For example, in modern music, the repetitions are endless, driving, boring, and monotonous. But anyone accomplished in classical music knows that it is always a carefully calibrated balance between the artistic force of repetition and the interruption of that repetition by strategic variations.
Everyone needs some more dubstep in their lives, the variation on repetition there is often incredibly subtle look up more or less anything by Netsky for an example of that.

 

Another thing about the experience of classical music which I think is special is the delightful sense of the mind being drawn in by the vast complexity of everything going on simultaneously in a good symphony and then held captive, helpless in the overwhelming sense of intricate structure filling the mind from every direction.
Personally, I've always felt that symphony was the weakest facet of classical music. Many composers were perfectly capable of an "overwhelming sense of intricate structure" on a single instrument (Beethoven's Für Elise being one of the most obvious examples) . And a lot of symphonic classical music it well, it reminds me very much of heavy metal being done wrong: lots of power chords and amps at 11 - but still with predictable dynamics and somewhat of an absence of poetry.

 

When I listen to popular music[...]
I think you're drawing a bit of false dichotomy between 'classical' and 'popular', there are many artists who are certainly neither. Not to mention the slightly post and pre classical periods of music such as Baroque and Romantic. There is an awful lot of music out there.

 

Instead of the experience being like listening to complexity and intelligence in motion, as it is with classcial music,
I really don't like the idea of there being a correlation between complexity and intelligence. Compare John Cage's 4'33" with Queen's Bohemian Rhapsody for instance - I'd say there is significantly more intelligence in the composition of the much simpler former.

 

In terms of my listening habits, I do of course, have a last.fm account. And somewhere or other there is an SFN group. edit oh it's in my signature.

Edited by the tree
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For a while the Governor of Georgia was giving out free tapes of classical music to all pregnant women in the state on the theory that by listening to classical music in utero, their children's IQ would increase. This issue has been debated extensively with some arguing that test-taking ability improves after listening to classical music but not after listening to non-classical music. If this is empirically confirmed, it would make sense to me, because it seems that the pleasure of classical music is that the listener's mind is induced to follow the complications of musical structure and is then enjoyably overwhelmed by them, which is certainly mentally stimulating in a way that 'Raindrops Keep Fallin' on My Head' isn't.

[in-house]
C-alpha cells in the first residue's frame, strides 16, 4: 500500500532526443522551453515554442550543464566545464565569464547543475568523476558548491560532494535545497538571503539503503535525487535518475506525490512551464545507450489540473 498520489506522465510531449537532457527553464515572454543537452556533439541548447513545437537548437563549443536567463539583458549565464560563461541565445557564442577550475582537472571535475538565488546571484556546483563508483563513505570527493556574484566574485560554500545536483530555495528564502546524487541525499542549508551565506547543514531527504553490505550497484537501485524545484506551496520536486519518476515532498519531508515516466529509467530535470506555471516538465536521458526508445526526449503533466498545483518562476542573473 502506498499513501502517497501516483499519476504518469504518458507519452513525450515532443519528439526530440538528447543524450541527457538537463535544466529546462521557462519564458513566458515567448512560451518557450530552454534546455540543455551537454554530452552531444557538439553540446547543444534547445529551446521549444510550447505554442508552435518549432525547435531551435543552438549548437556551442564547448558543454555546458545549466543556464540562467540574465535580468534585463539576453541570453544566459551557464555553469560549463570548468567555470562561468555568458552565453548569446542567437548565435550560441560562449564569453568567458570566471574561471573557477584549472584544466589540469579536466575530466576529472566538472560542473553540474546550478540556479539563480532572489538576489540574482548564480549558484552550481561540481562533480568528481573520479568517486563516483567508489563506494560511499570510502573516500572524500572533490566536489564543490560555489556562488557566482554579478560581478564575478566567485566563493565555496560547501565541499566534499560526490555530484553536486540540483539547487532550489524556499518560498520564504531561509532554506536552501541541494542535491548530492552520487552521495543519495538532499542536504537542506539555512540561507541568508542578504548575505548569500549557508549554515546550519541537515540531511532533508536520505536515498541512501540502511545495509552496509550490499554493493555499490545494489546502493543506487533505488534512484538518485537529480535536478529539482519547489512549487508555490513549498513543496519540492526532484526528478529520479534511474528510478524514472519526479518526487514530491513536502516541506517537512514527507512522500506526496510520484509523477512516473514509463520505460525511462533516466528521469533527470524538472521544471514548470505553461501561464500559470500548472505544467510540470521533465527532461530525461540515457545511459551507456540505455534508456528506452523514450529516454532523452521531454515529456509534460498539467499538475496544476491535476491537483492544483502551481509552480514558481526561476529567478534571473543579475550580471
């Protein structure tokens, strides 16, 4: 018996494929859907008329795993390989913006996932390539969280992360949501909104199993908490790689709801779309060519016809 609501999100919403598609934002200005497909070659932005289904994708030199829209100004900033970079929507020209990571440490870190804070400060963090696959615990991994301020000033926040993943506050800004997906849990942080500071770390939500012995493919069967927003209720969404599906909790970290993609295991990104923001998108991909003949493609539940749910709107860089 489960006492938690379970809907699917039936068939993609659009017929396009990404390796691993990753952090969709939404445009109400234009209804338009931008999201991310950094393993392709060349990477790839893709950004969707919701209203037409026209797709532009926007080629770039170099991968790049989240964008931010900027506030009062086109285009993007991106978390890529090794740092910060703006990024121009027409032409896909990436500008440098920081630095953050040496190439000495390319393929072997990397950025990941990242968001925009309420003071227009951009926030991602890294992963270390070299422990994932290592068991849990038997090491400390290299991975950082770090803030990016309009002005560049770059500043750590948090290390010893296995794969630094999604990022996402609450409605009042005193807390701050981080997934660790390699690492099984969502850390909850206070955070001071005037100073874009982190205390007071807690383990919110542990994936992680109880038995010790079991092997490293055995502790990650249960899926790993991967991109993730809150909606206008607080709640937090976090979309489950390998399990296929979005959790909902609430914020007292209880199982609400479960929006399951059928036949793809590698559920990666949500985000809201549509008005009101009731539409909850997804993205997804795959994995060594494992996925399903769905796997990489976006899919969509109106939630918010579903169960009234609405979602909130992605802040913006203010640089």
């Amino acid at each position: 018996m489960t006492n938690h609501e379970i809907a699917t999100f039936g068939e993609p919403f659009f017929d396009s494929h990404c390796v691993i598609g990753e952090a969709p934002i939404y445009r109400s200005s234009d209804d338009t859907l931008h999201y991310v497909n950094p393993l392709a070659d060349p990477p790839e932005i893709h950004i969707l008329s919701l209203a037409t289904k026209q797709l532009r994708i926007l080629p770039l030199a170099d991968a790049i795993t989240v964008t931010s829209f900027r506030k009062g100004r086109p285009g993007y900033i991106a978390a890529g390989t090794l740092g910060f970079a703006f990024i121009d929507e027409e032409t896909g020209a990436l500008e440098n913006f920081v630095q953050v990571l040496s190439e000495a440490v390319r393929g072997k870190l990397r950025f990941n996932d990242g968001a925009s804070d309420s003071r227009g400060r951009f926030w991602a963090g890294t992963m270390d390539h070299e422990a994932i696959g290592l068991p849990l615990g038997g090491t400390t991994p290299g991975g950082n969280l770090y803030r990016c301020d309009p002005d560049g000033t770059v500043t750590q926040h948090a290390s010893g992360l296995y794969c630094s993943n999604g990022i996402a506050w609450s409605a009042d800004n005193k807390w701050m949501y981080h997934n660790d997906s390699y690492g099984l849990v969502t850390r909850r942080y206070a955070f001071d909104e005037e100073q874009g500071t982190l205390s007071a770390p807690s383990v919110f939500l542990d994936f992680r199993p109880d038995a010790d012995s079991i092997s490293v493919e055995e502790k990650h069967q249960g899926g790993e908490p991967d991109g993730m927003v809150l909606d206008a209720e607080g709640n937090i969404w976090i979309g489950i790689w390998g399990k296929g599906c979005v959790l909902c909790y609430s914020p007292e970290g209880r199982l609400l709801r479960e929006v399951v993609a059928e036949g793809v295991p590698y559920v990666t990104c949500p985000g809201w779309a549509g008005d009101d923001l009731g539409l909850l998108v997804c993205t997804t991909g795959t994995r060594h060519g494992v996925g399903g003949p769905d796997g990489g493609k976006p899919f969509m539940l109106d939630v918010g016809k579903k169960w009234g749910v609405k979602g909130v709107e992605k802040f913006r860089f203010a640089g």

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Marat,

 

I wonder how much of the classical music written in years past has disappeared because it wasn't good. Such as being too repetitious, or simple. The really good pieces have survived the test of time.

 

There is a whole sub-genre of rock called progressive rock that essentially specializes in rock music that is more complex, and not just a typical chorus-driven rock song. It is filled with infrequently heard time signatures (like 13/16) and other "classical" influences. Some of the originators are popular, some are not. Yes, King Crimson, Emerson Lake & Palmer, Jethro Tull, and Pink Floyd are some of the originators. Rush is a progressive band that has released numerous albums and is still going today. More modern bands are Dream Theater, Opeth, Tool, and Porcupine Tree. Tool and Porcupine Tree in particular have a wide range of sounds and some very complex tunes.

 

As is the word "progressive" it is tough to nail down an exact definition -- and many of even the most popular bands have a few songs where they just explore and create instead of pumping out "arena-rock". And, most of the above progressive bands have several tunes that are more "pop" and mainstream.

 

Beyond just progressive rock, there are innovators in many areas. Two more I think are worthy of mention are Kings of Leon, a fairly innovative Southern Rock band, and then the UK's Mumford and Sons, a "progressive" or "new" folk band. Both have many songs that really don't follow the usual verse-chorus-verse-chorus-chorus pattern.

 

In particular, I have been really, really impressed with Mumford and Sons. The four of them have an amazing harmony in their voices, are incredible instrumentalists, but most impressive is the song writing. One of the band members owns a bookstore, and their debut (and only full length) album has songs based on the works of Shakespeare and Steinbeck, for example. Not content to sit on their laurels, they just released an EP where they worked with an Indian group and the combination put out 4 folk-Indian songs.

 

The bigger point is that there are complex and unique songs in most every genre. Like most gold, you just have to dig for it. And, it isn't always the most popular songs -- in fact it rarely is. The only truly popular progressive album I can think of is Pink Floyd's Darkside of the Moon. But, the complex deeper stuff is out there, and can be very rewarding when found.

Edited by Bignose
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The bigger point is that there are complex and unique songs in most every genre. Like most gold, you just have to dig for it. And, it isn't always the most popular songs -- in fact it rarely is. The only truly popular progressive album I can think of is Pink Floyd's Darkside of the Moon. But, the complex deeper stuff is out there, and can be very rewarding when found.